kershner directing AOTC
Time

Kersh had skills, but so did Lucas (at one point). Would Kersh still have the mojo going? Did he have any mojo or, like Star Wars, was ESB good because of the collaborative effort involved?

Thinking about it more rationally without being a smart ass I think it could have been better. But would it have been good? I doubt it. There were just too many problems with the film.

Post
#504978
Topic
Spielberg comments on digital alterations to his films
Time

xhonzi said:

theprequelsrule said:

bkev said:

I think the saying means that when the exception is contrasted with the rule, it makes it all the more apparent. Hence, the saying makes sense.

Yes.

 Huh?

http://en.wikipedia.org/wiki/Exception_that_proves_the_rule

  • A truth is all the truer if it is sometimes false.
  • Hmmm. My bad. Move along, move along...

    Post
    #504976
    Topic
    kershner directing AOTC
    Time

    TV's Frink said:

    theprequelsrule said:

    Given Kershner's post-ESB efforts (Robocop 2 anyone?) I say:

    Nooooooooooooooooo!!!

    Coming from "theprequelsrule," a dude who said the prequels suck in another thread....

    ...

    Um...

    ...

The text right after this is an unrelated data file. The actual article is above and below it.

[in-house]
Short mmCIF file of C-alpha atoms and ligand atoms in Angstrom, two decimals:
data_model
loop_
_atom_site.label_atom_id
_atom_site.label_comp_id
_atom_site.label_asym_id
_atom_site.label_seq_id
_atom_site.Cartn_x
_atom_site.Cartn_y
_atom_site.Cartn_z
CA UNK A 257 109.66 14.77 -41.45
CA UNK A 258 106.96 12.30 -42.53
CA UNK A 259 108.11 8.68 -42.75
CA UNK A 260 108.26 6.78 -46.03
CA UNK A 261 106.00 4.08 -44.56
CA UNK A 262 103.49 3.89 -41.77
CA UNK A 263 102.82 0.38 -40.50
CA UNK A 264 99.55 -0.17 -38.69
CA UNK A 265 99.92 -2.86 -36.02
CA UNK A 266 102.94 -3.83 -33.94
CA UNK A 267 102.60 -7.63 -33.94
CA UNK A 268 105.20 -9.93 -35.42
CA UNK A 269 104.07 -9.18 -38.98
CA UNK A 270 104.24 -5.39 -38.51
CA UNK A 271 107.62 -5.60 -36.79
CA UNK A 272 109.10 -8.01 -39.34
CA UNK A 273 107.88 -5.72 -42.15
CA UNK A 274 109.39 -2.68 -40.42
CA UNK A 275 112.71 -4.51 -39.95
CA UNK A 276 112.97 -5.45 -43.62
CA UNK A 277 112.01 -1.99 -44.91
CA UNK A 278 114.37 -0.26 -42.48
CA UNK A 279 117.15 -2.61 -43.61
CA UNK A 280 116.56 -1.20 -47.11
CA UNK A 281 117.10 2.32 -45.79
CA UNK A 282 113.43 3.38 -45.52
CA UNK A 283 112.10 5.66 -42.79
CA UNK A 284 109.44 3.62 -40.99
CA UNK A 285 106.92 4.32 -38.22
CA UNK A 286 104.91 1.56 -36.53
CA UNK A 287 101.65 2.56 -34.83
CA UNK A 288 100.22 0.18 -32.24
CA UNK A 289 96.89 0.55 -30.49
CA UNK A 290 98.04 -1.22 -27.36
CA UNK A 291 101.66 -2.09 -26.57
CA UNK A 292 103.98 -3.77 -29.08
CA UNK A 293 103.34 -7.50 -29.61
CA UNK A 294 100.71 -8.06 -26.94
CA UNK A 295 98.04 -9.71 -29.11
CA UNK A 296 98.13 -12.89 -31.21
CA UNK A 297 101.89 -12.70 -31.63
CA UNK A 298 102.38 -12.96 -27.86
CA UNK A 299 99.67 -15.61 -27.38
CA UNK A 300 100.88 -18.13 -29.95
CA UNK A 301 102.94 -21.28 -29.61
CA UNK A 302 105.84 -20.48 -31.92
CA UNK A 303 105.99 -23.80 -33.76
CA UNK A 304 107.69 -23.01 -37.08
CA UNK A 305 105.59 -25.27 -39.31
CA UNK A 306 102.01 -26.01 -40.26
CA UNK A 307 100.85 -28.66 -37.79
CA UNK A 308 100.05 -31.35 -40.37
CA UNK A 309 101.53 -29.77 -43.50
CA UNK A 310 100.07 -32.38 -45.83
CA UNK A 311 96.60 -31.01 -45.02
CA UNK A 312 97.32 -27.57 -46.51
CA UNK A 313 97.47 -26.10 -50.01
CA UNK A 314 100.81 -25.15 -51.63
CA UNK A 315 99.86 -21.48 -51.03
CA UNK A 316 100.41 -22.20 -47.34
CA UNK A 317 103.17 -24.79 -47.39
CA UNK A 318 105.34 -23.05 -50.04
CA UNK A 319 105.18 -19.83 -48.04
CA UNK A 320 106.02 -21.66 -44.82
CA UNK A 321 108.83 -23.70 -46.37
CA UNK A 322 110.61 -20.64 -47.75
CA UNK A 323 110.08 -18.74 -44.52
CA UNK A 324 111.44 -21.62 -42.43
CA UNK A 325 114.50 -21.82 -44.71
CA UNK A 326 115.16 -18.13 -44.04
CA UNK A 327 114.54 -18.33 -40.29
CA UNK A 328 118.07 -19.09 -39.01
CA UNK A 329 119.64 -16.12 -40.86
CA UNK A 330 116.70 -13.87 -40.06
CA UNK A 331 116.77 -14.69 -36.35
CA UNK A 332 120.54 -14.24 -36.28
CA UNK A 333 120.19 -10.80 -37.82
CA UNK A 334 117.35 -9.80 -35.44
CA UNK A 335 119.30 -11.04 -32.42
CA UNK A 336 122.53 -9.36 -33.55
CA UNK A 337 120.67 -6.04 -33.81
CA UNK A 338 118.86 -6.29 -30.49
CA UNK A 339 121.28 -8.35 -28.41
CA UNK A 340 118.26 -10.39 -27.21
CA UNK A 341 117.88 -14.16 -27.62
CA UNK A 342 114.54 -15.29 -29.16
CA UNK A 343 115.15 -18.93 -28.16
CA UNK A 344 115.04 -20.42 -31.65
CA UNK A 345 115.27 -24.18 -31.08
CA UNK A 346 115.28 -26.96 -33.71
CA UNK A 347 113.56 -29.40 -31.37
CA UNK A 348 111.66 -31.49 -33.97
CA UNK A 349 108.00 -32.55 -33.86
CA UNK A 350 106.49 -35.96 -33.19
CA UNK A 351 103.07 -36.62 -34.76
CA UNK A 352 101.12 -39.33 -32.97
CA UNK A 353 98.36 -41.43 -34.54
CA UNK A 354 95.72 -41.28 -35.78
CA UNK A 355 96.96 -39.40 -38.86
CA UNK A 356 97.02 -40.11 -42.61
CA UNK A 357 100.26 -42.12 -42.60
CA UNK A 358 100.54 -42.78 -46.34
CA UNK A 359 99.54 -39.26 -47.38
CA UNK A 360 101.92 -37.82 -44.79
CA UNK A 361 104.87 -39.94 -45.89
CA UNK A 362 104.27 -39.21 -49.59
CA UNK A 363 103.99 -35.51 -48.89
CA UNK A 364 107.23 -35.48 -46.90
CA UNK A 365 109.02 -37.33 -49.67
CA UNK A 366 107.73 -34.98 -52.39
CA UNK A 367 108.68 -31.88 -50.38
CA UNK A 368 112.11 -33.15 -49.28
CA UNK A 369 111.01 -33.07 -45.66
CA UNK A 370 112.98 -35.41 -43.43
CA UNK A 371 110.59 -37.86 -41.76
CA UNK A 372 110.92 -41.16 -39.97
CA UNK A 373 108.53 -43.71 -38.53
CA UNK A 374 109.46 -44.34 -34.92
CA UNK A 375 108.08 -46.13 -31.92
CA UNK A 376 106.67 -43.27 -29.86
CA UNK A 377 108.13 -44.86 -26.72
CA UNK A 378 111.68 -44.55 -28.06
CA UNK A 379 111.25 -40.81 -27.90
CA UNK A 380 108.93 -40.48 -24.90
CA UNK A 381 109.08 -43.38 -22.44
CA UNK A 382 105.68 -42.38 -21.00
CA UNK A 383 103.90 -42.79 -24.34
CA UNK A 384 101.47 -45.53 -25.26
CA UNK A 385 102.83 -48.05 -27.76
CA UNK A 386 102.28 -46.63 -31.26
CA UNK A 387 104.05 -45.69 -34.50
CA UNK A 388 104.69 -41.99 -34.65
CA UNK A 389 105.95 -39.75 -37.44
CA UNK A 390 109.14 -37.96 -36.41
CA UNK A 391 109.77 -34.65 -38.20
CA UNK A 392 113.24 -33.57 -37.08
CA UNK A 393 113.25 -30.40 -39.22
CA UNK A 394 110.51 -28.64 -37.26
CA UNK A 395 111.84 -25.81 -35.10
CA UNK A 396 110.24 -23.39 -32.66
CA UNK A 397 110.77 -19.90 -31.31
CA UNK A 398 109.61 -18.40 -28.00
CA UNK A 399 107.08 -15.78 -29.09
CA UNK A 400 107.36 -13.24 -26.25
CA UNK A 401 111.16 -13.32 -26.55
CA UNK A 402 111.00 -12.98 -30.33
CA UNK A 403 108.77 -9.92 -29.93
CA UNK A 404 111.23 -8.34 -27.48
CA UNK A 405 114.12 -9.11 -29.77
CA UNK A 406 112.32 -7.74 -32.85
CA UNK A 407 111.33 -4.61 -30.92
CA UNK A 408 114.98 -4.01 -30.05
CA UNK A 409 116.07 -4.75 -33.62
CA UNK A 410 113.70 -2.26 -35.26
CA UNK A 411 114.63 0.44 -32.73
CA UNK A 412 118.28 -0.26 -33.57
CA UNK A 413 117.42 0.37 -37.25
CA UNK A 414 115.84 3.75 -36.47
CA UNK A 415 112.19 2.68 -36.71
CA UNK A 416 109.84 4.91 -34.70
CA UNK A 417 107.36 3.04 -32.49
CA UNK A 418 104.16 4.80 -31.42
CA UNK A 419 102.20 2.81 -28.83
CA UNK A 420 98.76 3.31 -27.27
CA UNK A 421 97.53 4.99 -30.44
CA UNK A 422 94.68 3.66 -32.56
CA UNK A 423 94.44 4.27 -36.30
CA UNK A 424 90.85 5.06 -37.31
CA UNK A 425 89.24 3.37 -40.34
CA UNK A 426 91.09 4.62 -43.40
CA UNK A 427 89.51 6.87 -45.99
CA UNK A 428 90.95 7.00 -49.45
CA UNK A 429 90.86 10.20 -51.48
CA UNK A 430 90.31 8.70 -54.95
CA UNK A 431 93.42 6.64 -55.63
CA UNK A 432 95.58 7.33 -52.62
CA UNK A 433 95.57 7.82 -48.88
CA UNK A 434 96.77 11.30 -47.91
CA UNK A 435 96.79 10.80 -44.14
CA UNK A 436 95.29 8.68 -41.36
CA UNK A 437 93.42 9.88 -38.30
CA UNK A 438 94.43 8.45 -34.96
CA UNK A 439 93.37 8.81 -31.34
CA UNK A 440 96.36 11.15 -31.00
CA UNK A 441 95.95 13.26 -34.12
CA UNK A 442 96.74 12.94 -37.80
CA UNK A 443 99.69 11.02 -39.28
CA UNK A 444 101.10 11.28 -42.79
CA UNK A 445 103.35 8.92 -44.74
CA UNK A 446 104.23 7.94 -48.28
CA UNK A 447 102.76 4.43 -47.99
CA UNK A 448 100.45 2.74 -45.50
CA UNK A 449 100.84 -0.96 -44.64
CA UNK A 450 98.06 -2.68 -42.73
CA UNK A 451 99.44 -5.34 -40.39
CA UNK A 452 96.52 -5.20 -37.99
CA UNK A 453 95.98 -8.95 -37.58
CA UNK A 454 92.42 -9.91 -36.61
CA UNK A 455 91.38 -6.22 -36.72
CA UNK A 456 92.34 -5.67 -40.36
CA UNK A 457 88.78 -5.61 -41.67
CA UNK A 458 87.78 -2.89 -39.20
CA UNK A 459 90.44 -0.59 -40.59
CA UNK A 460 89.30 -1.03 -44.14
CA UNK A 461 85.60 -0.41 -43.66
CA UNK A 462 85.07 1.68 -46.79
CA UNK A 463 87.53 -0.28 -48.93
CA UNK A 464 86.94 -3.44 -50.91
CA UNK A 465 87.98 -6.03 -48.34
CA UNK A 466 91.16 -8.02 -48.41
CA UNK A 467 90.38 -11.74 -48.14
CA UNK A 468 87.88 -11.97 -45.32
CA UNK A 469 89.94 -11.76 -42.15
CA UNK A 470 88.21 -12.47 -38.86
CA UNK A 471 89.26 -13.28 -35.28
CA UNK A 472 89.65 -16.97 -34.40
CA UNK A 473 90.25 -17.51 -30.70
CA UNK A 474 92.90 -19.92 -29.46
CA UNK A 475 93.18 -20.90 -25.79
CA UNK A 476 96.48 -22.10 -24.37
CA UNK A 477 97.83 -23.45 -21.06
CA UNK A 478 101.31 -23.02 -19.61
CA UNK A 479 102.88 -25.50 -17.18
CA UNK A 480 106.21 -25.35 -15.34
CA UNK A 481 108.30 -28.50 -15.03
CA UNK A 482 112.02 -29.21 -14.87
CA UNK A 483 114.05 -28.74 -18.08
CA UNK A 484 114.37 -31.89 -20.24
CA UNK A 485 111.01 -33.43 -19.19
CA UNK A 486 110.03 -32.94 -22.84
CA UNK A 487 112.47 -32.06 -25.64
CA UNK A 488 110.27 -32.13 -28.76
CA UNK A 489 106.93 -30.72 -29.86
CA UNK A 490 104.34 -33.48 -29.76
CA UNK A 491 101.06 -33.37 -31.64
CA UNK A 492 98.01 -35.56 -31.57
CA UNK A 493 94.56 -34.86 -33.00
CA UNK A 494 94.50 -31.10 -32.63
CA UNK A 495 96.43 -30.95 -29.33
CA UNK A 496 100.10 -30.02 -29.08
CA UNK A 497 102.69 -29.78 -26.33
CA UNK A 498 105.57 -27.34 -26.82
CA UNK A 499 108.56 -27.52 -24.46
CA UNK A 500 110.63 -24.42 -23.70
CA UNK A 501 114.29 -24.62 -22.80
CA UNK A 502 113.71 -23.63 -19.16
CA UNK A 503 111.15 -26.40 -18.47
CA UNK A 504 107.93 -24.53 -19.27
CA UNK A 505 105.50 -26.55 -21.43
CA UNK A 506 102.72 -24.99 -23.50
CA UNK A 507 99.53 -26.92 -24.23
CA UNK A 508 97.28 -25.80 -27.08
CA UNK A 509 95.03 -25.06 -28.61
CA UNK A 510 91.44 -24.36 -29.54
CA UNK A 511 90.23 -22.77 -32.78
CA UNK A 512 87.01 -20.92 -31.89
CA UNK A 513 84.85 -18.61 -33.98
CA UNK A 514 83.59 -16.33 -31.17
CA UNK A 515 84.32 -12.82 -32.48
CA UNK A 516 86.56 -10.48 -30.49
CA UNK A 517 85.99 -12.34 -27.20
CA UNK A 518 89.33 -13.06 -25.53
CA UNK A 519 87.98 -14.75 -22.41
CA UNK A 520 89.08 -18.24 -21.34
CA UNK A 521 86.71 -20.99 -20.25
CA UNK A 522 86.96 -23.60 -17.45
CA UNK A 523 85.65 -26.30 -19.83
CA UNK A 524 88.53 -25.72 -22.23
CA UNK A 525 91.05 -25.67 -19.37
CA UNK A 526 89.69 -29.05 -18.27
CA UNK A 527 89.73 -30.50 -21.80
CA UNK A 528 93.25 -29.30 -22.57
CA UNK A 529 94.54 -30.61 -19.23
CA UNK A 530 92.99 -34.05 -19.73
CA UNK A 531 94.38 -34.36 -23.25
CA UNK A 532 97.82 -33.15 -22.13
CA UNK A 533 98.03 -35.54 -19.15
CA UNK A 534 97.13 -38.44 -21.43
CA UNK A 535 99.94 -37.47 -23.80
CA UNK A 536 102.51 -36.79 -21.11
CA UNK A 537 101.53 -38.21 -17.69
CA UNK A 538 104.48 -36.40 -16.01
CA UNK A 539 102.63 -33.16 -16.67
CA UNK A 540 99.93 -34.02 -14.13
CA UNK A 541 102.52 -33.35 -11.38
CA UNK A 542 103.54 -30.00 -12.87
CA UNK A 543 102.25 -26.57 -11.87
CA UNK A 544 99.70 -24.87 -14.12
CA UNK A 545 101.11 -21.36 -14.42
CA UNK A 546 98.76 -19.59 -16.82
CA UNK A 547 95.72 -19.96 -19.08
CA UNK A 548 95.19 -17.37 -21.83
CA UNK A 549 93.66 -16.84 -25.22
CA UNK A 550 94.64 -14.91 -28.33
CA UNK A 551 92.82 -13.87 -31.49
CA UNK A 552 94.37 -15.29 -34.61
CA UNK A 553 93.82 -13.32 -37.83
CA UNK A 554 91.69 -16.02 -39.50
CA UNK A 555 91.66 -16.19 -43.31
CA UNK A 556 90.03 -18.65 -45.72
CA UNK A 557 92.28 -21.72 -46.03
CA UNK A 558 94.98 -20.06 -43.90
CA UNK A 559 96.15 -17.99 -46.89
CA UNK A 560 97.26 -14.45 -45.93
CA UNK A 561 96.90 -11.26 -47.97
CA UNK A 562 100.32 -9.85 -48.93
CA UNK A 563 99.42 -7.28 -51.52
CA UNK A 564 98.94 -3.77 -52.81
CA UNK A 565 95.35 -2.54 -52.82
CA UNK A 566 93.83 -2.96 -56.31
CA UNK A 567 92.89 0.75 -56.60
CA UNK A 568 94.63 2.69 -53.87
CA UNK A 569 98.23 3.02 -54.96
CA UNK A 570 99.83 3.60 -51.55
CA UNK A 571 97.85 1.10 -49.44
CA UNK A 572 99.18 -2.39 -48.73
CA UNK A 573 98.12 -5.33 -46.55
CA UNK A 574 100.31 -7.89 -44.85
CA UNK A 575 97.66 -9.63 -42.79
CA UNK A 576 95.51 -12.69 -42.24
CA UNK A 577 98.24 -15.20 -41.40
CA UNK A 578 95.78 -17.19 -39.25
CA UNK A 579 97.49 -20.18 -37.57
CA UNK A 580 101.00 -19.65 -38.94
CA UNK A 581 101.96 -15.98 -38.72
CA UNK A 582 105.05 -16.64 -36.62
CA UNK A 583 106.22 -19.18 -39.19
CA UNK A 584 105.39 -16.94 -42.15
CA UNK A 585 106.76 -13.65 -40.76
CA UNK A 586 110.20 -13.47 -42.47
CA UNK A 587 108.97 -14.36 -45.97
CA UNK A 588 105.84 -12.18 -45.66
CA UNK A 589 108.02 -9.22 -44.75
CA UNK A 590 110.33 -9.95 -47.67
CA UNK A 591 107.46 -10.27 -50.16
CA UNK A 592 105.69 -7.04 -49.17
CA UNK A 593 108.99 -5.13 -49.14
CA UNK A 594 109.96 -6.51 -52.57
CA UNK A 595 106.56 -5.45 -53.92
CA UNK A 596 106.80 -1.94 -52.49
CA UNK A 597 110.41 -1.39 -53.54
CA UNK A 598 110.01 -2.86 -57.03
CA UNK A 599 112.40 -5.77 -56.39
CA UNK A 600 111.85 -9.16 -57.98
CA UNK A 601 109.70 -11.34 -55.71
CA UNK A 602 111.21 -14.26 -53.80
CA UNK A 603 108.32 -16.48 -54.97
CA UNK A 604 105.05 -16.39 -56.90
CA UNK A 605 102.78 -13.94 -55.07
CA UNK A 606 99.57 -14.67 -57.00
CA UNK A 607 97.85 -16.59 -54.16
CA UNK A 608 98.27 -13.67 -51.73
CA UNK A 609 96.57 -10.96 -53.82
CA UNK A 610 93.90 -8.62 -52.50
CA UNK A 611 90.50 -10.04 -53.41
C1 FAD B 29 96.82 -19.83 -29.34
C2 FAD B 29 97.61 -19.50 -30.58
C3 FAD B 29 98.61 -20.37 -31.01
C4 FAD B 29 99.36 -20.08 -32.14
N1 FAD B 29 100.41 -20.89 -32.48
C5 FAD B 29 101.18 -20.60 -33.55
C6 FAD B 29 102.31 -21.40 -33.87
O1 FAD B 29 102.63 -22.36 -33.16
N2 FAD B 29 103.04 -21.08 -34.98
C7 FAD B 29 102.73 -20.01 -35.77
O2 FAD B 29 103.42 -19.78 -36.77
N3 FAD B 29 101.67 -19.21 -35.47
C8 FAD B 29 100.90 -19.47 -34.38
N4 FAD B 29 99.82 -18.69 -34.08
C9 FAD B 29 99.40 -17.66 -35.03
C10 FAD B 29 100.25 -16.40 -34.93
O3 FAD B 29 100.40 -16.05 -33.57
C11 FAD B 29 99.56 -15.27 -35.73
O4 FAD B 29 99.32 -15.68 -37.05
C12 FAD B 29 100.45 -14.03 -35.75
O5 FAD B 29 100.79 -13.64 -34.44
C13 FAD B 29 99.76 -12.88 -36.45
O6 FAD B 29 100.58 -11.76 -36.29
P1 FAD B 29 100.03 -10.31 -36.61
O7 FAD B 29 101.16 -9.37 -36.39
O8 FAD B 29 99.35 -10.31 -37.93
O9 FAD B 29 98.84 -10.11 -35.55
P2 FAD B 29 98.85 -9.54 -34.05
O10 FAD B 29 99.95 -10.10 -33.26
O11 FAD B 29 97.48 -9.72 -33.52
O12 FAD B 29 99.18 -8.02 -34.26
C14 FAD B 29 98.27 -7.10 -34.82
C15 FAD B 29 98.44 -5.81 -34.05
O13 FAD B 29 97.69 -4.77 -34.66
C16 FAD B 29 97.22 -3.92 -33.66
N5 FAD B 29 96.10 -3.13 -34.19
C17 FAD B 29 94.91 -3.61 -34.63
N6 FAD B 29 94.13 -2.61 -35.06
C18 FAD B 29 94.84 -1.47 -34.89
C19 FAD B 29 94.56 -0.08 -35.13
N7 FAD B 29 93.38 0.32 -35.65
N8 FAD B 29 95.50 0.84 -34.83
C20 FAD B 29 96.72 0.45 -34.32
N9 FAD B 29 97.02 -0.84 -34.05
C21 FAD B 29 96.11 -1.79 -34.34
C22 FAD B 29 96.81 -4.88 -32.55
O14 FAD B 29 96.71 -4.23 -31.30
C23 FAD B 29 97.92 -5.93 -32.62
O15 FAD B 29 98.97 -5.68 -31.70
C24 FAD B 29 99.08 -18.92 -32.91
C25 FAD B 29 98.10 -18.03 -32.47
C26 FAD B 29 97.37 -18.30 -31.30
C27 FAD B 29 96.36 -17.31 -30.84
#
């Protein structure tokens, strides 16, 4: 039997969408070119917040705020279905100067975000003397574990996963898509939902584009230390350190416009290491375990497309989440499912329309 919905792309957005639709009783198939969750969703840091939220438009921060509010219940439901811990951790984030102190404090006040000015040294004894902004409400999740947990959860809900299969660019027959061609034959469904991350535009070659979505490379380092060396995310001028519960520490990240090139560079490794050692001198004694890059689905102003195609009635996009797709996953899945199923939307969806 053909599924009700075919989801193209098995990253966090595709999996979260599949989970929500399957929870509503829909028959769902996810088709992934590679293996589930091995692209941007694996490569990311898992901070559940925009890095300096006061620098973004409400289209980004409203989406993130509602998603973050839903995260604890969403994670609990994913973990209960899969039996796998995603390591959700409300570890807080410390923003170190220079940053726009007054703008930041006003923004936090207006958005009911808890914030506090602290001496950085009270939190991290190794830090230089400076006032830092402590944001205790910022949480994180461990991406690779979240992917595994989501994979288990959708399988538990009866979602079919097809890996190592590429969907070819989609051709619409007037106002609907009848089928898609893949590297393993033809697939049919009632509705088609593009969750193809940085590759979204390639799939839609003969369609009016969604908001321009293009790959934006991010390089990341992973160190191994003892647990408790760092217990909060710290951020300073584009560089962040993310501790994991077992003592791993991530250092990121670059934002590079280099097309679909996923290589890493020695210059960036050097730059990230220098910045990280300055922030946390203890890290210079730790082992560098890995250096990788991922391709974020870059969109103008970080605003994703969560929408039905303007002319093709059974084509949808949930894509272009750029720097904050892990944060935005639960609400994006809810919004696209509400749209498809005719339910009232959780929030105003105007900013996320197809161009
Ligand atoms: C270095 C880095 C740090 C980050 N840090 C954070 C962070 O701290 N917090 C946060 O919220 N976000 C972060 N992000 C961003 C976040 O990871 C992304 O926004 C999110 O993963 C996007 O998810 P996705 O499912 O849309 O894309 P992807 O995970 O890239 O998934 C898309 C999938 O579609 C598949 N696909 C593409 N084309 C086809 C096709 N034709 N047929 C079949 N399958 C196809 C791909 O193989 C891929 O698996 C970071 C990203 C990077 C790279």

Pass.

    I thought the name was pure genius on my part. Irony for the win and all that.

    I guess things would have turned out better if I collaborated with others on choosing my name. I should have learned from George's mistakes.

    Post
    #504905
    Topic
    More Old Republic
    Time

    TheBoost said:

    Havne't seen it yet (firewall at work) but can I assume it's awesome and badass with lots of stabbings and harsh lighting?

    Yep. And it has a cowboy!

    Like I said, this is the best we can hope for these days. Kind of sad isn't it?

    Somebody needs to tell Bioware that the Star Wars films and The Matrix films are seperate series.

     

    Post
    #504897
    Topic
    Spielberg comments on digital alterations to his films
    Time

    There is a saying; "the exception proves the rule". Are the prequels the rule (CGI is inherently detrimental to film-making) or the exception (CGI is good). I stand by my belief that nothing is just a tool (read: neutral). Was the wheel just a tool? Is the internet just a tool? Are spell-check programs just a tool? No; they all have an affect on us, good or bad. Maybe CGI is both good and bad and unfortunately, when Lucas gets his hands on it, it is bad. Real bad.

    Anyway, I've probably harped on this point long enough for people to be sick of me so I'll comment on the actual topic! It is awesome that Spielberg is not messing around with Jaws; it has a lot of similarities with Star Wars from a historical perspective (first summer blockbuster, lack of advanced FX technology ends up actually benefiting the film etc.).

     

    Post
    #504675
    Topic
    Spielberg comments on digital alterations to his films
    Time

    TheBoost said:

    theprequelsrule said: